NEW YORK (
should keep trudging through the sludge toward its goals of becoming a slimmer bank and working through large consumer credit losses without being distracted by
plan to pay back $45 billion in bailout funds.
Citigroup has been back above the fold in recent days as media outlets speculate when and how the ailing institution will break free from its TARP shackles, given Bank of America's surprising announcement last week.
According to media reports on Monday,
, which also received $45 billion worth of bailout funds, has little more than a week to begin a capital-raising effort to repay government-owned trust preferred securities, otherwise it will have to wait until after it reports its fourth-quarter results in mid-January.
The Treasury Department owns 33% of Citigroup's common equity through a conversion of $25 billion worth of preferred stock earlier this year. That stake, originally part of the company's TARP funding, is now the government's to sell. What's left for Citigroup to repay is about $27 billion worth of trust preferred securities ($7 billion of which is associated with the asset guarantee program Citigroup agreed to last year) and roughly $465 million in warrants associated with its investment, according to David Trone, an analyst at Macquarie Capital.
CEO Vikram Pandit has said that paying back TARP is a priority for the company along with returning to "sustained profitability." Reports have come out recently noting that Citigroup's management is growing frustrated by being restricted from paying back the TARP funds.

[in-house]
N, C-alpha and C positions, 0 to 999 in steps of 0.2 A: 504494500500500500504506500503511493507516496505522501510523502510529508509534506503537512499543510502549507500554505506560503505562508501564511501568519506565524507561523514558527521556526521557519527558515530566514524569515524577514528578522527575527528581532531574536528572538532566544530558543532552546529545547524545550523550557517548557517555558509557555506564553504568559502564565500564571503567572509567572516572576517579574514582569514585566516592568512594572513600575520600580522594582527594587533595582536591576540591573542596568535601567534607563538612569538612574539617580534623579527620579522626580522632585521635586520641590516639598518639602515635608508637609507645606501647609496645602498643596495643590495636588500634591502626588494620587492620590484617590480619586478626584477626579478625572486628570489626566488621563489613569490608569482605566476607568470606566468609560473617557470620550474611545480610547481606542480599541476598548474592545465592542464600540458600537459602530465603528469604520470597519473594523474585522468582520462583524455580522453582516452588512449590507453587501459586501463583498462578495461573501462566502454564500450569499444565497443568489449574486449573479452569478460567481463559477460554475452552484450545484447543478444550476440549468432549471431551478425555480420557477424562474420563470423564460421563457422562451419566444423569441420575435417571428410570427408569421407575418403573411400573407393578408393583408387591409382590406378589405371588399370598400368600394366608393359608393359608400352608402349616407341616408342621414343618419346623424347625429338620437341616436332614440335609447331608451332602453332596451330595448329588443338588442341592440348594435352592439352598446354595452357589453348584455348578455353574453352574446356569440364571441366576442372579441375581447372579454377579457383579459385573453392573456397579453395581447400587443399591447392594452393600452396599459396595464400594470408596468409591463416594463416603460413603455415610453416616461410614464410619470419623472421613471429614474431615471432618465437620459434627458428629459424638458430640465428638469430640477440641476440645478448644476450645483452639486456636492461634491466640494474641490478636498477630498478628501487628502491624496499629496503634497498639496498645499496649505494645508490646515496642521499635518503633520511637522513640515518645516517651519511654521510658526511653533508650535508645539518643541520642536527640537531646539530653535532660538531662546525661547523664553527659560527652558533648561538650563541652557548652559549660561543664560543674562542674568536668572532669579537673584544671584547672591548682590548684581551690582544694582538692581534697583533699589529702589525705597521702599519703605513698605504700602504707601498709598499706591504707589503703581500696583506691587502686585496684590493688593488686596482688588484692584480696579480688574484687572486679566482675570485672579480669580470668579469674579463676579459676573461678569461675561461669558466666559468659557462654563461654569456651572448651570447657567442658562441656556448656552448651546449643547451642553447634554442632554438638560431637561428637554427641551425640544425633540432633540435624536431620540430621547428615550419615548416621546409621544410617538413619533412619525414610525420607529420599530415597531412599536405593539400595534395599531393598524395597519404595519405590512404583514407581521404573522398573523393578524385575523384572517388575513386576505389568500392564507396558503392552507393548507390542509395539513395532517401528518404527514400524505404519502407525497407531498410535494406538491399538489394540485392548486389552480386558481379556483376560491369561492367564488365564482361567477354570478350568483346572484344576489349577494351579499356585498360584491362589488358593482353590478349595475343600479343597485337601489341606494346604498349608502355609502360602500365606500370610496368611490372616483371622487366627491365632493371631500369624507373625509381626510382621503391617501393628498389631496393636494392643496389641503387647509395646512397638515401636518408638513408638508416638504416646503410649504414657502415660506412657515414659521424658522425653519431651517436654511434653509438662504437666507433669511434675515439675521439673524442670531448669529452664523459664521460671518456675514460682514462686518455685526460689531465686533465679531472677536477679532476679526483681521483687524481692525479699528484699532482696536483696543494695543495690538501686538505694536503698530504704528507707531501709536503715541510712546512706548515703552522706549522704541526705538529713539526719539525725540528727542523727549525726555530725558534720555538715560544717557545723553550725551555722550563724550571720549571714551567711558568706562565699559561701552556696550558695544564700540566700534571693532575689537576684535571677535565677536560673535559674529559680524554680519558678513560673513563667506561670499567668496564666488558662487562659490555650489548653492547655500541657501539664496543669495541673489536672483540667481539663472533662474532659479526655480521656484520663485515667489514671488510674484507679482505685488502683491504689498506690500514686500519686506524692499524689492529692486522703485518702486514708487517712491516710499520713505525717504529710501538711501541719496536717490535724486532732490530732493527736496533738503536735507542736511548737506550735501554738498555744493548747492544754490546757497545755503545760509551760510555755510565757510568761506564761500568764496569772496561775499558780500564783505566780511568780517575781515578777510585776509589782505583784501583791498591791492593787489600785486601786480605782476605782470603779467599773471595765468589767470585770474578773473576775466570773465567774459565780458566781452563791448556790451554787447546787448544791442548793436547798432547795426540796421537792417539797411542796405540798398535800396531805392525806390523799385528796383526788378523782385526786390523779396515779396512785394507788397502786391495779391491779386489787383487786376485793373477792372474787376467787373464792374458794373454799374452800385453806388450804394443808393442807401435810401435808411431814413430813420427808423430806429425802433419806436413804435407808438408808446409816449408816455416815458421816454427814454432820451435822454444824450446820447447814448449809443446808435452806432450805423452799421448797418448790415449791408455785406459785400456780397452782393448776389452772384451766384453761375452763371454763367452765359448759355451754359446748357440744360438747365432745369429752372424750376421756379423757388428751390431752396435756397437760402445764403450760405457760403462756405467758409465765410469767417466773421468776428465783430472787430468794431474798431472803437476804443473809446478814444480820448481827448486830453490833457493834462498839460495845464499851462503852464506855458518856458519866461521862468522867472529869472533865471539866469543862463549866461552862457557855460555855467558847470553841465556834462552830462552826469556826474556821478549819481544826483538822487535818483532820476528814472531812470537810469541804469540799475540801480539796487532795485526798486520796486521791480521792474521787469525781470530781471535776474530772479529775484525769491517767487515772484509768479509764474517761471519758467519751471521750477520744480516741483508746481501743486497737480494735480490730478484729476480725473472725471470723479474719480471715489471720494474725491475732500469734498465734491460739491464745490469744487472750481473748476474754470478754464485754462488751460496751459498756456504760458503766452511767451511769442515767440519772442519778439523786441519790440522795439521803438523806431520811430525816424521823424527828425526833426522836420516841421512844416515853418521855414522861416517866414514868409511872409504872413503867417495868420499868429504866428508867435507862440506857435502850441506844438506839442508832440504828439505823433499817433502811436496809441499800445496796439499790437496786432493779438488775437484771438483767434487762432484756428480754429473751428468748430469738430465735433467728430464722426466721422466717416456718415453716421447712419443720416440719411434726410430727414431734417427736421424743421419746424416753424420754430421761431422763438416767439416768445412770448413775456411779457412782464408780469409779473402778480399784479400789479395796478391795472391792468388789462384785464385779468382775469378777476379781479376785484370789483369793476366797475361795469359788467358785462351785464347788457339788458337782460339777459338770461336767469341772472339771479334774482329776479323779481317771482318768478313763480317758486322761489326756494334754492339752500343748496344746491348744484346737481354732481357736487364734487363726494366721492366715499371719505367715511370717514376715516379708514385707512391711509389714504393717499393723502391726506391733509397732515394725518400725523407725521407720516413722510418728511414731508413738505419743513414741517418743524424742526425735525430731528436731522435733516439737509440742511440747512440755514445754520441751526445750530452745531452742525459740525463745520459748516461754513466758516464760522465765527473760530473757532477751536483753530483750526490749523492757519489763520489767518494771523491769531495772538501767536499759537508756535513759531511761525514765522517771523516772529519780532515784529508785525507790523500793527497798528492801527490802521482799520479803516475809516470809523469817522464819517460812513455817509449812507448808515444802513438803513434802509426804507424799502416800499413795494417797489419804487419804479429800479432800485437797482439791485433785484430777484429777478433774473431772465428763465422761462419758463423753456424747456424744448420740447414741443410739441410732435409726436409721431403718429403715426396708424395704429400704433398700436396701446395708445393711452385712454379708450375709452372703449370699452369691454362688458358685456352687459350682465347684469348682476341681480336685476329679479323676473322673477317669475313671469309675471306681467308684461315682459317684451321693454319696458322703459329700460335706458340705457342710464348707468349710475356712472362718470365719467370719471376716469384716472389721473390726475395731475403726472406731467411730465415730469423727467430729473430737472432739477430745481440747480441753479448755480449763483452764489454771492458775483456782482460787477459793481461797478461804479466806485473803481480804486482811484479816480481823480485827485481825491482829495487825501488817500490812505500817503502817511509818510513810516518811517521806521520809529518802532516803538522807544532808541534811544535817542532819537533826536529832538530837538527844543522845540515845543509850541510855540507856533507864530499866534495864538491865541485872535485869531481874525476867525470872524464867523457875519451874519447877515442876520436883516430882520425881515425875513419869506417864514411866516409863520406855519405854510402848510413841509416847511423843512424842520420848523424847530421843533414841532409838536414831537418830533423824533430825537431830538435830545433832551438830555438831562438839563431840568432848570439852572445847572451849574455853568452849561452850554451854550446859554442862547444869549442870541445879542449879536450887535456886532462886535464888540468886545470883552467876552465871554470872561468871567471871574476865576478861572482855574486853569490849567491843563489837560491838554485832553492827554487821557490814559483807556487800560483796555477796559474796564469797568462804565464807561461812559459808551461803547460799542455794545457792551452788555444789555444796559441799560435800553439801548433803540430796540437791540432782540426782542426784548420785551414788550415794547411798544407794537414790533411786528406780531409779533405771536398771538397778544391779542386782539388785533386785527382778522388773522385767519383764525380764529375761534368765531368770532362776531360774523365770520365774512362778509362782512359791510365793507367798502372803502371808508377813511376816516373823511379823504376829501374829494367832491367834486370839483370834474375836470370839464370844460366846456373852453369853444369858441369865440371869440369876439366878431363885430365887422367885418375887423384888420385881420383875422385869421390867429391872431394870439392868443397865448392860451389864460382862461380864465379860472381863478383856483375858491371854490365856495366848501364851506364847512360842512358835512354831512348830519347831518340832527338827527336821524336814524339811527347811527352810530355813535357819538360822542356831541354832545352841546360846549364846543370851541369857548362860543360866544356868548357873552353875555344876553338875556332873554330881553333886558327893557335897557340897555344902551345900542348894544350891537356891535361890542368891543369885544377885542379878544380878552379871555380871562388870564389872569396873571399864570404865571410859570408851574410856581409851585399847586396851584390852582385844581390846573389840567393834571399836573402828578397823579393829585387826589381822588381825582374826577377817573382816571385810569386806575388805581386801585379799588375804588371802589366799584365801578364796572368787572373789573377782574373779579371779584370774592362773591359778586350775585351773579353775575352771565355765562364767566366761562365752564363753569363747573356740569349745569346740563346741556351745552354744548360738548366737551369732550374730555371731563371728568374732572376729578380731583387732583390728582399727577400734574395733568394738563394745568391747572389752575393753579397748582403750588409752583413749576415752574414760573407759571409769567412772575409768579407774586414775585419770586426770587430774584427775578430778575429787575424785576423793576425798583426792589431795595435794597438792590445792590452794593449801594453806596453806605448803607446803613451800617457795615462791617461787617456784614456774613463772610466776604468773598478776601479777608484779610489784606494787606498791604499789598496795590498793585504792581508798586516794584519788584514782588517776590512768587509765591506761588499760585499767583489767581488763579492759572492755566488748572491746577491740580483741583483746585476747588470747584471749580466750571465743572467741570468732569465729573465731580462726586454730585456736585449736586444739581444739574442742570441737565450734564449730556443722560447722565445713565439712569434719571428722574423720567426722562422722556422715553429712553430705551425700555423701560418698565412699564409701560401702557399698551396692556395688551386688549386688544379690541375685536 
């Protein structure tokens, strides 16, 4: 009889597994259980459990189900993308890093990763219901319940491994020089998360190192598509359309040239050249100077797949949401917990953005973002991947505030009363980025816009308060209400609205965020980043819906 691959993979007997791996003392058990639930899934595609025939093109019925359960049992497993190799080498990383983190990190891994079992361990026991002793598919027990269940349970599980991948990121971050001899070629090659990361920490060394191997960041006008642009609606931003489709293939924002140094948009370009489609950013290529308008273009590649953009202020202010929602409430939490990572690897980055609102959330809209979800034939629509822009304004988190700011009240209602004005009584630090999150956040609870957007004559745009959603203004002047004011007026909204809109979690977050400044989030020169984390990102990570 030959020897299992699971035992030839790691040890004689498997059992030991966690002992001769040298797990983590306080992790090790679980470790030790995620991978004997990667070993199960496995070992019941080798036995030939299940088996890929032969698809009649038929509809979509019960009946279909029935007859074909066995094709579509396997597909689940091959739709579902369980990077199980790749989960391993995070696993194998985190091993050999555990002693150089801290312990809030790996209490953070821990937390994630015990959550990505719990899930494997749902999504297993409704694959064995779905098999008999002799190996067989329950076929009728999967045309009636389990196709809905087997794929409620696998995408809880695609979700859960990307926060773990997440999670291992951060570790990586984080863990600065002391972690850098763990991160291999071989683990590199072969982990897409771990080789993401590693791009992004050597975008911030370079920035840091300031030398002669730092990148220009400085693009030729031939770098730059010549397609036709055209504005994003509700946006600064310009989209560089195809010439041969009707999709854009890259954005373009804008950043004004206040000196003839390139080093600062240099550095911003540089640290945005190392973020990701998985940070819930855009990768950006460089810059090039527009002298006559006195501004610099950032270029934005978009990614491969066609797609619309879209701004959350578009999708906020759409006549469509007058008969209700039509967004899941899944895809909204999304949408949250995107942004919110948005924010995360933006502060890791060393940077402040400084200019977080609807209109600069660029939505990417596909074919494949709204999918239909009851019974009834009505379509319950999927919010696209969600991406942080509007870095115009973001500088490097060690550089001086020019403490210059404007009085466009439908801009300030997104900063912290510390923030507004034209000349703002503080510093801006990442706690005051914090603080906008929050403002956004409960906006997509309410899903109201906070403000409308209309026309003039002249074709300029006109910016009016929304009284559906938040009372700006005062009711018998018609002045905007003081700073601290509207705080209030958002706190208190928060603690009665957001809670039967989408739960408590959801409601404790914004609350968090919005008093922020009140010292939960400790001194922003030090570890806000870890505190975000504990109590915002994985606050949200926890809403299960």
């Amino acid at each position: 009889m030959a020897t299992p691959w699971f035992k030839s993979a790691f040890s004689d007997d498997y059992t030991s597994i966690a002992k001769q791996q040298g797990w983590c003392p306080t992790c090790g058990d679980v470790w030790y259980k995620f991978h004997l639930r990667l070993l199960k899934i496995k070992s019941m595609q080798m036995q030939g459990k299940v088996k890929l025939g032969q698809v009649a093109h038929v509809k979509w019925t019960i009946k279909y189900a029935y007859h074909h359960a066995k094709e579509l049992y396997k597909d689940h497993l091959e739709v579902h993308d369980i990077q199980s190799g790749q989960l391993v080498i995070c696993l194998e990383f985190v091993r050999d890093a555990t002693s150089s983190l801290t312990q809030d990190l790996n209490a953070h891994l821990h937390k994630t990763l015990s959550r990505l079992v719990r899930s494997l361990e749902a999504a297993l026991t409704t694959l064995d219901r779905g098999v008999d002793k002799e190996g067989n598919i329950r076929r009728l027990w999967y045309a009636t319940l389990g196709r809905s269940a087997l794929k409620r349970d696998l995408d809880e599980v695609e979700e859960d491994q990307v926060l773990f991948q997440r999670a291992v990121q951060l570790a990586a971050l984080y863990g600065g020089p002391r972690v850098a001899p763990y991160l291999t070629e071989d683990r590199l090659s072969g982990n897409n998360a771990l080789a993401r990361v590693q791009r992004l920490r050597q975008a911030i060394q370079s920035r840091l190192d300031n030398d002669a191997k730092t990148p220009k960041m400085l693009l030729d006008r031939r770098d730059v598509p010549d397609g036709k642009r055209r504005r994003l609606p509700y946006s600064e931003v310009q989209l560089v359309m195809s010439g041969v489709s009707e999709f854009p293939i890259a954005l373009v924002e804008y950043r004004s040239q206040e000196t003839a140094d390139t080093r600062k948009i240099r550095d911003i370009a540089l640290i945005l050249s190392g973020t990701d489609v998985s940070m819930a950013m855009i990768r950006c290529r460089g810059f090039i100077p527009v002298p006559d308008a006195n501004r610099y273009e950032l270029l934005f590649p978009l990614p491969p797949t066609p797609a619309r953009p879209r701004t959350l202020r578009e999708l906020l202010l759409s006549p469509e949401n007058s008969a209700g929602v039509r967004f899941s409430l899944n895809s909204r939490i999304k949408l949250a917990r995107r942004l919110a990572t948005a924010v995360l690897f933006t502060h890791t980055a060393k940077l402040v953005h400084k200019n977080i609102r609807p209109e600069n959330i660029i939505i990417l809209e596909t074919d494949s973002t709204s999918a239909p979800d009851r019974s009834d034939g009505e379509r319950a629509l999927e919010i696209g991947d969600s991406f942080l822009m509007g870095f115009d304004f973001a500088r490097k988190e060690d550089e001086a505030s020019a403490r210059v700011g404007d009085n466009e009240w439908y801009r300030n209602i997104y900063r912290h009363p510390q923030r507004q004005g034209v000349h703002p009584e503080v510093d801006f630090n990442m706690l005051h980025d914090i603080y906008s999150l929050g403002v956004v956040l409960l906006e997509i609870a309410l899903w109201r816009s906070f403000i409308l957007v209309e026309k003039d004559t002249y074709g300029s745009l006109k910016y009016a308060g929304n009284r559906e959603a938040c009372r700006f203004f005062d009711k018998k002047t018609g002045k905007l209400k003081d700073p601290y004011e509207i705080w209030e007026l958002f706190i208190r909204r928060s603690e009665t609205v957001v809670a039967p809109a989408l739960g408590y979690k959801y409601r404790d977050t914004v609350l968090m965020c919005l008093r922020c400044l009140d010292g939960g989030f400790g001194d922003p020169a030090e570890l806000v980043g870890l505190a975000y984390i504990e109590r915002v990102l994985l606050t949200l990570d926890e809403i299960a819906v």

At present, the company does not have the resources to buy the preferred stake back and would likely have to raise $6 billion in common equity, Trone estimates, a move that would further dilute shareholders.
The government's stake in Citigroup's common equity is another story and will likely be sold via secondary offerings next year, Trone believes. Some critics say the government should begin selling that stake immediately, given its
, according to
But from Citigroup's point of view, at least with regard to the preferred stake, what's the big rush? Is one month, two months, or whenever the company gets a green light from the government to begin paying back the funds really going to matter that much in the long term? Furthermore, is it really the best move for shareholders if the company is doing it for the sake of appearances?
On the one hand, once Bank of America pays back TARP, Citigroup will be one of the last remaining large institutions to still be under the government's grasp along with
have all repaid TARP funds.
But, while TARP status is bound to be detrimental to holding onto top talent at some point, Citigroup isn't facing a deadline to replace its CEO like Bank of America is with Ken Lewis, so this just isn't a pressing issue for the company.
Instead, Citigroup should simply continue to shrink by working to sell non-strategic assets and businesses, stop the bleeding when it comes to massive credit losses from soured mortgages and credit card loans, and make sure the company is on sound footing before rushing to pay back government funds. Leave the business of TARP repayment to next year.
--Written by Laurie Kulikowski in New York.